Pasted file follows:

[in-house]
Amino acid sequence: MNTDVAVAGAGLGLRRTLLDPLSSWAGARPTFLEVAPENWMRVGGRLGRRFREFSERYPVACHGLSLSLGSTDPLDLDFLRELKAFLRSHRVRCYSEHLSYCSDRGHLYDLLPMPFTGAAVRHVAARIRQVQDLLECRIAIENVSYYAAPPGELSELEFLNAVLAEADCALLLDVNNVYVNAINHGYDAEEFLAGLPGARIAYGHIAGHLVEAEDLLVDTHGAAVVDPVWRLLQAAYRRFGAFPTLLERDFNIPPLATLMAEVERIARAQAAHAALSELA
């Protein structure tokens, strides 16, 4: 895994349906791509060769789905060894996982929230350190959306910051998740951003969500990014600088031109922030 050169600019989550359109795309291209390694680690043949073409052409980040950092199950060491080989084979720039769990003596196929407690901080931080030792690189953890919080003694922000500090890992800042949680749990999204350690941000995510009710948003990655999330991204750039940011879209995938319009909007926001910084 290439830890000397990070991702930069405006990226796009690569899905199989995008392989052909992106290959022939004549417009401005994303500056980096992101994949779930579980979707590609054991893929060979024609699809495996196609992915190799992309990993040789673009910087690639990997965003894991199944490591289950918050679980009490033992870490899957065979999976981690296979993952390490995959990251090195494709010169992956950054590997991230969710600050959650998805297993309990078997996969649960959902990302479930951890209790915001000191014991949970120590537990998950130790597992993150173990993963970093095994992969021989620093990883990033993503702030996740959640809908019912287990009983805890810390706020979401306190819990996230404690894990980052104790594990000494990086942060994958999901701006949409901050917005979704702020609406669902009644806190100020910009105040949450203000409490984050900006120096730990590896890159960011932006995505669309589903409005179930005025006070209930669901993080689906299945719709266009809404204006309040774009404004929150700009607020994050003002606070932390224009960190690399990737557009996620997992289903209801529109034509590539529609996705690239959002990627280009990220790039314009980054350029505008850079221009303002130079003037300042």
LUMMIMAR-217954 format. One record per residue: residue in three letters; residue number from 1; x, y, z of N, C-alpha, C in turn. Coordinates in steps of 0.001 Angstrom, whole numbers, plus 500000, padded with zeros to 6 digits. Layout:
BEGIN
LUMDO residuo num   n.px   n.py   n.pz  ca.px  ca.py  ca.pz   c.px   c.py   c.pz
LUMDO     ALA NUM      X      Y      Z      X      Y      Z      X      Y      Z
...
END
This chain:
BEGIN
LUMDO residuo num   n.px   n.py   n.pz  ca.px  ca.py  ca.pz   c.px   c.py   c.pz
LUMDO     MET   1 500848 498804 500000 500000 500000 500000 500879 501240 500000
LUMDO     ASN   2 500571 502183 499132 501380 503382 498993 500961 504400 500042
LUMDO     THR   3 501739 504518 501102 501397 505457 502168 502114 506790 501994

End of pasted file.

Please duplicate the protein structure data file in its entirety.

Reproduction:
[in-house]
Amino acid sequence: MNTDVAVAGAGLGLRRTLLDPLSSWAGARPTFLEVAPENWMRVGGRLGRRFREFSERYPVACHGLSLSLGSTDPLDLDFLRELKAFLRSHRVRCYSEHLSYCSDRGHLYDLLPMPFTGAAVRHVAARIRQVQDLLECRIAIENVSYYAAPPGELSELEFLNAVLAEADCALLLDVNNVYVNAINHGYDAEEFLAGLPGARIAYGHIAGHLVEAEDLLVDTHGAAVVDPVWRLLQAAYRRFGAFPTLLERDFNIPPLATLMAEVERIARAQAAHAALSELA
């Protein structure tokens, strides 16, 4: 895994349906791509060769789905060894996982929230350190959306910051998740951003969500990014600088031109922030 050169600019989550359109795309291209390694680690043949073409052409980040950092199950060491080989084979720039769990003596196929407690901080931080030792690189953890919080003694922000500090890992800042949680749990999204350690941000995510009710948003990655999330991204750039940011879209995938319009909007926001910084 290439830890000397990070991702930069405006990226796009690569899905199989995008392989052909992106290959022939004549417009401005994303500056980096992101994949779930579980979707590609054991893929060979024609699809495996196609992915190799992309990993040789673009910087690639990997965003894991199944490591289950918050679980009490033992870490899957065979999976981690296979993952390490995959990251090195494709010169992956950054590997991230969710600050959650998805297993309990078997996969649960959902990302479930951890209790915001000191014991949970120590537990998950130790597992993150173990993963970093095994992969021989620093990883990033993503702030996740959640809908019912287990009983805890810390706020979401306190819990996230404690894990980052104790594990000494990086942060994958999901701006949409901050917005979704702020609406669902009644806190100020910009105040949450203000409490984050900006120096730990590896890159960011932006995505669309589903409005179930005025006070209930669901993080689906299945719709266009809404204006309040774009404004929150700009607020994050003002606070932390224009960190690399990737557009996620997992289903209801529109034509590539529609996705690239959002990627280009990220790039314009980054350029505008850079221009303002130079003037300042």
LUMMIMAR-217954 format. One record per residue: residue in three letters; residue number from 1; x, y, z of N, C-alpha, C in turn. Coordinates in steps of 0.001 Angstrom, whole numbers, plus 500000, padded with zeros to 6 digits. Layout:
BEGIN
LUMDO residuo num   n.px   n.py   n.pz  ca.px  ca.py  ca.pz   c.px   c.py   c.pz
LUMDO     ALA NUM      X      Y      Z      X      Y      Z      X      Y      Z
...
END
This chain:
BEGIN
LUMDO residuo num   n.px   n.py   n.pz  ca.px  ca.py  ca.pz   c.px   c.py   c.pz
LUMDO     MET   1 500848 498804 500000 500000 500000 500000 500879 501240 500000
LUMDO     ASN   2 500571 502183 499132 501380 503382 498993 500961 504400 500042
LUMDO     THR   3 501739 504518 501102 501397 505457 502168 502114 506790 501994